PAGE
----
Ramirez came to the plate 385 times in 2011 and hit .243/.333/.379. This year, he has come to the plate 395 times and hit .246/.322/.428. There's a bit more power there, but he's walking less often and striking out more often, posting his work strikeout-to-walk ratio since his rookie season of 2006, and the resulting drop in on-base percentage is undermining that increase in power. Using Gross Production average, which combines OBP and slugging like OPS but gives on-base percentage an appropriate added weight and adjusts the result to the scale of batting average, Ramirez was a .245 hitter last year, and is a .252 hitter this year; from 2006-10 he had a .304 GPA.
Ramirez has now hit .245/.328/.405 (.249 GPA) in 776 plate appearances over the last two seasons combined. That is not a $15-million-per-year player. That, plus his poor fielding (by the advanced stats, which are generally in agreement, he grades out as every bit as much of a liability in the field at third base as he was at shortstop), means he is not a player who is going to single-handedly put the Dodgers into the playoffs.
Even the diminished Ramirez will be an upgrade over the production Los Angeles has been getting from the left side of the infield (it's not yet known where he'll play for the Dodgers). There's also the "change of scenery" fantasy. The last imagines that getting away from manager Ozzie Guillen, with whom he butted heads, and from a team on which he was literally pushed aside by a new $106 million bauble named Jose Reyes, who has been no more valuable than Ramirez this season, could give Ramirez a fresh start that would rejuvenate his bat. That, however, is wishful thinking, not sound decision-making.
Of course, the Dodgers may not yet be done. They're still rumored to be in hot pursuit of another starting pitcher, be it Ryan Dempster or Matt Garza or someone else. One also wonders if the Marlins are done. Having rid themselves of Ramirez, clearing up $15.5 million for the 2013 season (plus the $4 million owed Infante) and that $40.5 million overall between Ramirez and Infante, they might also try to find takers for fragile 28-year-old ace Josh Johnson, who is owed $13.75 million for next season. If so, they'll have to find another team willing to commit eight figures for a player still trying to find his old form, as Johnson has an almost perfectly league-average ERA this season after adjusting for the Marlins new ballpark and didn't make it out of May last year due to inflammation in his pitching shoulder.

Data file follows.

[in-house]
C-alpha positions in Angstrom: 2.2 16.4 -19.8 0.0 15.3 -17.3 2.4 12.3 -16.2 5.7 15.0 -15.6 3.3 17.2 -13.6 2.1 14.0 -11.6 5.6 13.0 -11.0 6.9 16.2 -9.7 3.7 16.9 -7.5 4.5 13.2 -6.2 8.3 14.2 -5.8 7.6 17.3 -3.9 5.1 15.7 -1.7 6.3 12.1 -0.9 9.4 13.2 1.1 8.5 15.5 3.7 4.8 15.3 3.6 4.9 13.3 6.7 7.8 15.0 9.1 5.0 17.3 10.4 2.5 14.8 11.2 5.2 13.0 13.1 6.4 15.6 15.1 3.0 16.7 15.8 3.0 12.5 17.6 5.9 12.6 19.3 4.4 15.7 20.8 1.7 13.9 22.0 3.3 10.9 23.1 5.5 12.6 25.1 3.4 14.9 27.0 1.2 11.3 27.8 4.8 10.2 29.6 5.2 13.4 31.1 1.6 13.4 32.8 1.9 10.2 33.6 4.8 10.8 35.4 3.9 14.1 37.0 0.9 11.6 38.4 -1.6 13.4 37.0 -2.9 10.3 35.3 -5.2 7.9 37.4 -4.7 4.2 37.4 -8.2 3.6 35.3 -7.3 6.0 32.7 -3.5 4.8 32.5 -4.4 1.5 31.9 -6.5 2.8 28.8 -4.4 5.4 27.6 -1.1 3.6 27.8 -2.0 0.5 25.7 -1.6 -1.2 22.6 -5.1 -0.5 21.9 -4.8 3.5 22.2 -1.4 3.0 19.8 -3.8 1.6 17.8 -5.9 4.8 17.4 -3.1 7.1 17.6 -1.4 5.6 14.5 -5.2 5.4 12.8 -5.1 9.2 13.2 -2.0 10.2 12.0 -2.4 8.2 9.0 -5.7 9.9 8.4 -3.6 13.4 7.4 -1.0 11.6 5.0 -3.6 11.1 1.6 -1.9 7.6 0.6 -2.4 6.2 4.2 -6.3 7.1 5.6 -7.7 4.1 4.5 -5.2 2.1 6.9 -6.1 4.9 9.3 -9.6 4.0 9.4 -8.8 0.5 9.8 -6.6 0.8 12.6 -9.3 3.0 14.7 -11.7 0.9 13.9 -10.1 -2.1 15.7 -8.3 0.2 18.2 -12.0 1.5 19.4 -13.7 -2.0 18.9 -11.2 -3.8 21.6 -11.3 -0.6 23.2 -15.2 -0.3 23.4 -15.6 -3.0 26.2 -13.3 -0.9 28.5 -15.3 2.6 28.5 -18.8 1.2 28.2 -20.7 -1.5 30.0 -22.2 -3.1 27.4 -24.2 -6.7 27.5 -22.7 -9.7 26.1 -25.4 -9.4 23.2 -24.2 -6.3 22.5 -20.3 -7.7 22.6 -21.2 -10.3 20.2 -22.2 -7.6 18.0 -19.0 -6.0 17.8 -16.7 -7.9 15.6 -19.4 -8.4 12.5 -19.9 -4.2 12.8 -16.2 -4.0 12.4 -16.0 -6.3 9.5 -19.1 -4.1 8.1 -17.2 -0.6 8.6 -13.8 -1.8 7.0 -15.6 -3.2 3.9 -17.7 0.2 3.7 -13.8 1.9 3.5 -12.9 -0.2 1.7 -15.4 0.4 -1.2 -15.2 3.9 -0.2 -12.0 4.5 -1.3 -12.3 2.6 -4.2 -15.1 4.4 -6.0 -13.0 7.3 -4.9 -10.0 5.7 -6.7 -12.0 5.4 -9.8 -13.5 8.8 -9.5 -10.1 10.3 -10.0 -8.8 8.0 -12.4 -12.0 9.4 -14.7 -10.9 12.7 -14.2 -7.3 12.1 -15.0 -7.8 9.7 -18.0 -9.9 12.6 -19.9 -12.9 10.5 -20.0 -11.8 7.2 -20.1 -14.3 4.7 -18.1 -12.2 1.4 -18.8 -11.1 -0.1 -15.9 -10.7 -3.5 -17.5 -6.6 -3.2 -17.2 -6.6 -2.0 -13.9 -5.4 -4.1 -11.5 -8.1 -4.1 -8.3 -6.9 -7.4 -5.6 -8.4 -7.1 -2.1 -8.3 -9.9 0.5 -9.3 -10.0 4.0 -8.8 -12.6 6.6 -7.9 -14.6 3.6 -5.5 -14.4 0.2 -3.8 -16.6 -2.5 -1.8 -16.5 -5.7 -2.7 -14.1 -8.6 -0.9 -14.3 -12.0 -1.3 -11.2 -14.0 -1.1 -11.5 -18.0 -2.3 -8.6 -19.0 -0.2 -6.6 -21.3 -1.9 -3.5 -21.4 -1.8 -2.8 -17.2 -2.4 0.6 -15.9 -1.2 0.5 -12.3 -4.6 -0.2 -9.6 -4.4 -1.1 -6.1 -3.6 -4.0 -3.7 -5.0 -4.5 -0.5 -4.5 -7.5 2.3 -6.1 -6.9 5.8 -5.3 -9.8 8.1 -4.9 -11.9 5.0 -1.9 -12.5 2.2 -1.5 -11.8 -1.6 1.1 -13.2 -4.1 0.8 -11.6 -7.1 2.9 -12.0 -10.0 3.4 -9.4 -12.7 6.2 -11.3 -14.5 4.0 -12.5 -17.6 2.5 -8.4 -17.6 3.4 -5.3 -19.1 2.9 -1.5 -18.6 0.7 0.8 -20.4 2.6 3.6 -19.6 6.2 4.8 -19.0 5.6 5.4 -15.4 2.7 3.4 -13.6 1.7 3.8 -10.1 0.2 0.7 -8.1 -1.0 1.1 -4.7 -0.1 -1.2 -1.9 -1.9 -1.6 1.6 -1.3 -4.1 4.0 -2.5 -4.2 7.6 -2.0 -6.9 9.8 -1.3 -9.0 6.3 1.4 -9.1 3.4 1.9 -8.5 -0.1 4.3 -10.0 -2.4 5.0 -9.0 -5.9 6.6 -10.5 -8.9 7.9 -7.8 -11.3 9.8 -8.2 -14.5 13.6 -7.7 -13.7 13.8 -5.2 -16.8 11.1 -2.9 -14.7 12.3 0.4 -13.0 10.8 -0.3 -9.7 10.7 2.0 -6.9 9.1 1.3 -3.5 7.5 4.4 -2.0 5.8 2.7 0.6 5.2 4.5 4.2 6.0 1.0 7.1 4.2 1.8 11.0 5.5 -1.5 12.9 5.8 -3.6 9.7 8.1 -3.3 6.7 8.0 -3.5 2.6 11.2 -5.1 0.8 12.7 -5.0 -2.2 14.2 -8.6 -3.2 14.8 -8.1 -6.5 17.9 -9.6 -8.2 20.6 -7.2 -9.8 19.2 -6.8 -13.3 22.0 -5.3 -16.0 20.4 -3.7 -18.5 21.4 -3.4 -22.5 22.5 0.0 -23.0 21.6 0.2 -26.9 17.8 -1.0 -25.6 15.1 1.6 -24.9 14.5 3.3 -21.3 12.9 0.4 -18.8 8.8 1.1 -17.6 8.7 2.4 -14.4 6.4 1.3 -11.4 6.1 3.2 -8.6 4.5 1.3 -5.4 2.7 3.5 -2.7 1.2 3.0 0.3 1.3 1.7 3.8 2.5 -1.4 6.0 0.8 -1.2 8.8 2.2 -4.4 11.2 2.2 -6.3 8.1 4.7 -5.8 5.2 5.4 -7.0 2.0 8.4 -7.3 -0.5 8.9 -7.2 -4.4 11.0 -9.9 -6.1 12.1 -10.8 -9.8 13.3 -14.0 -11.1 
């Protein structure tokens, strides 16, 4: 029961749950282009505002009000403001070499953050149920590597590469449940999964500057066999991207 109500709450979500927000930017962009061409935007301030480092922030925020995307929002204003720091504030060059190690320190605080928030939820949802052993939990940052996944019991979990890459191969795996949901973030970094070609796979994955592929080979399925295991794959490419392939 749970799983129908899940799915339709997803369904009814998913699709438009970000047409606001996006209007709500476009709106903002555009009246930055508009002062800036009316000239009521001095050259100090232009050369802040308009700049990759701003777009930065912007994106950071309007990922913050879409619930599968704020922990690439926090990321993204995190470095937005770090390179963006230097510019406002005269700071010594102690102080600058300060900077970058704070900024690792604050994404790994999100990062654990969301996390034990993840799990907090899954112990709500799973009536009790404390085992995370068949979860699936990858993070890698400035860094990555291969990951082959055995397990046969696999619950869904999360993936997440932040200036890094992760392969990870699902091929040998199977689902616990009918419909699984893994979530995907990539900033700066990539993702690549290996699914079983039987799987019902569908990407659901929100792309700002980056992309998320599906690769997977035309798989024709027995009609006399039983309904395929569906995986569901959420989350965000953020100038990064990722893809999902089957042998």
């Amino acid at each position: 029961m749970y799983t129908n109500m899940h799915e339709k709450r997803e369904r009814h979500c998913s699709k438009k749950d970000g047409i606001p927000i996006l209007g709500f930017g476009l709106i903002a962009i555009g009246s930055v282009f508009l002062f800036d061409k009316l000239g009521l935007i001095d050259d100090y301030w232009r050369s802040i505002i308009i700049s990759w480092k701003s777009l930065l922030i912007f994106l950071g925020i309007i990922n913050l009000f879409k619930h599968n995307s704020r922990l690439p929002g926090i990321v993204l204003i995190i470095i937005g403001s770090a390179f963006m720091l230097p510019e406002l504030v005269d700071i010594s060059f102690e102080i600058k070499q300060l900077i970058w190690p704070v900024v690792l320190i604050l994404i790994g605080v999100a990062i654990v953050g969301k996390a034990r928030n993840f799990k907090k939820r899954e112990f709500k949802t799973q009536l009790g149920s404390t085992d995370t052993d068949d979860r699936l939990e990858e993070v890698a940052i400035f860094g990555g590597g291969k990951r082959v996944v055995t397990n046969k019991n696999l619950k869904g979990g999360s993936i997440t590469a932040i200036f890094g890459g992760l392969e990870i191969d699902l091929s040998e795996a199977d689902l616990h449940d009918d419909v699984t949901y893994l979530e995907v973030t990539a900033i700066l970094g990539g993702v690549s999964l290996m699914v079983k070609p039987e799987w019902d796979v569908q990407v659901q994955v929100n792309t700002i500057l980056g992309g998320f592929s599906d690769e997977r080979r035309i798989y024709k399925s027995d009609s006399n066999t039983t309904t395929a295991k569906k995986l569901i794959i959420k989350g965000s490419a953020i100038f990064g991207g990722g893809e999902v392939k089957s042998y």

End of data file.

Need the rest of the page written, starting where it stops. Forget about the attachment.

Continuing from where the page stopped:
As for the other players involved in the trade:
The 36-year-old Choate is a classic side-arming LOOGY (Lefty One Out GuY). Over the last four seasons, he has averaged roughly a half-inning per appearance, averaging 61 games and 33 innings a year. Over that stretch, lefties have hit .166/.221/.233 against him while righties have hit .307/.443/.471.
Eovaldi is a 22-year-old righty with 16 major league starts under his belt and mid-rotation potential. He can get his fastball into the mid-90s, but thus far lacks the command and secondary stuff to translate that into strikeouts or the control to prevent walks from being a problem. In 91 major league innings, he has struck out 5.6 men per nine innings and posted a 1.42 K/BB ratio, 1.44 WHIP and 96 ERA+.
McGough is actually four months older than Eovaldi despite not yet having pitched above High-A. Taken out of the University of Oregon in the fifth round of the 2011 draft, McGough, a righty reliever, is in his first full profession season at the age of 22 and has thus far stuck to the classic relief profile of a hard-throwing fastball/slider pitcher who gets plenty of strikeouts but walks too many men. Both pitchers could contribute to weaker Marlins teams, but none of the other men in this trade offers an irreplaceable skillset.
Miami's primary gain in this trade is salary relief. What remains to be seen is if the Dodgers get what they paid for.